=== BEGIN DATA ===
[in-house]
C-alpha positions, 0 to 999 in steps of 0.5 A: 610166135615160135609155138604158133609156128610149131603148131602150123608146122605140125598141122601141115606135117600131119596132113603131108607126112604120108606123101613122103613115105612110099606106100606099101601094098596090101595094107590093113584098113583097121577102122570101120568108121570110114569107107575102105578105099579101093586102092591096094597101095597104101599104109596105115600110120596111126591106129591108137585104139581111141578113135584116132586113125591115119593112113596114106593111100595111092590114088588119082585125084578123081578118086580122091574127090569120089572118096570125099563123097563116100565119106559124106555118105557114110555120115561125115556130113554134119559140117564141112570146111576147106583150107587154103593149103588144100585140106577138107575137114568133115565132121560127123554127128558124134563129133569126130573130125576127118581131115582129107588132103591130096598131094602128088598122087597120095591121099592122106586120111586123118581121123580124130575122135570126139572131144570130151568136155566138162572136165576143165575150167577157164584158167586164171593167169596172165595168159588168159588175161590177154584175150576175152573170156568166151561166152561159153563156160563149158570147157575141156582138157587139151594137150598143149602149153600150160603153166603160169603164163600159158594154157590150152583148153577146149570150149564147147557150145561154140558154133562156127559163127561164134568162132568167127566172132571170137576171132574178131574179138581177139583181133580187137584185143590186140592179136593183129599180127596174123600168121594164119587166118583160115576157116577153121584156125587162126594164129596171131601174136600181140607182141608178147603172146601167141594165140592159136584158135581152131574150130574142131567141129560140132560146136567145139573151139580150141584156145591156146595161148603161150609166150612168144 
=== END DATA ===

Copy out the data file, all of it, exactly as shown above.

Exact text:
[in-house]
C-alpha positions, 0 to 999 in steps of 0.5 A: 610166135615160135609155138604158133609156128610149131603148131602150123608146122605140125598141122601141115606135117600131119596132113603131108607126112604120108606123101613122103613115105612110099606106100606099101601094098596090101595094107590093113584098113583097121577102122570101120568108121570110114569107107575102105578105099579101093586102092591096094597101095597104101599104109596105115600110120596111126591106129591108137585104139581111141578113135584116132586113125591115119593112113596114106593111100595111092590114088588119082585125084578123081578118086580122091574127090569120089572118096570125099563123097563116100565119106559124106555118105557114110555120115561125115556130113554134119559140117564141112570146111576147106583150107587154103593149103588144100585140106577138107575137114568133115565132121560127123554127128558124134563129133569126130573130125576127118581131115582129107588132103591130096598131094602128088598122087597120095591121099592122106586120111586123118581121123580124130575122135570126139572131144570130151568136155566138162572136165576143165575150167577157164584158167586164171593167169596172165595168159588168159588175161590177154584175150576175152573170156568166151561166152561159153563156160563149158570147157575141156582138157587139151594137150598143149602149153600150160603153166603160169603164163600159158594154157590150152583148153577146149570150149564147147557150145561154140558154133562156127559163127561164134568162132568167127566172132571170137576171132574178131574179138581177139583181133580187137584185143590186140592179136593183129599180127596174123600168121594164119587166118583160115576157116577153121584156125587162126594164129596171131601174136600181140607182141608178147603172146601167141594165140592159136584158135581152131574150130574142131567141129560140132560146136567145139573151139580150141584156145591156146595161148603161150609166150612168144 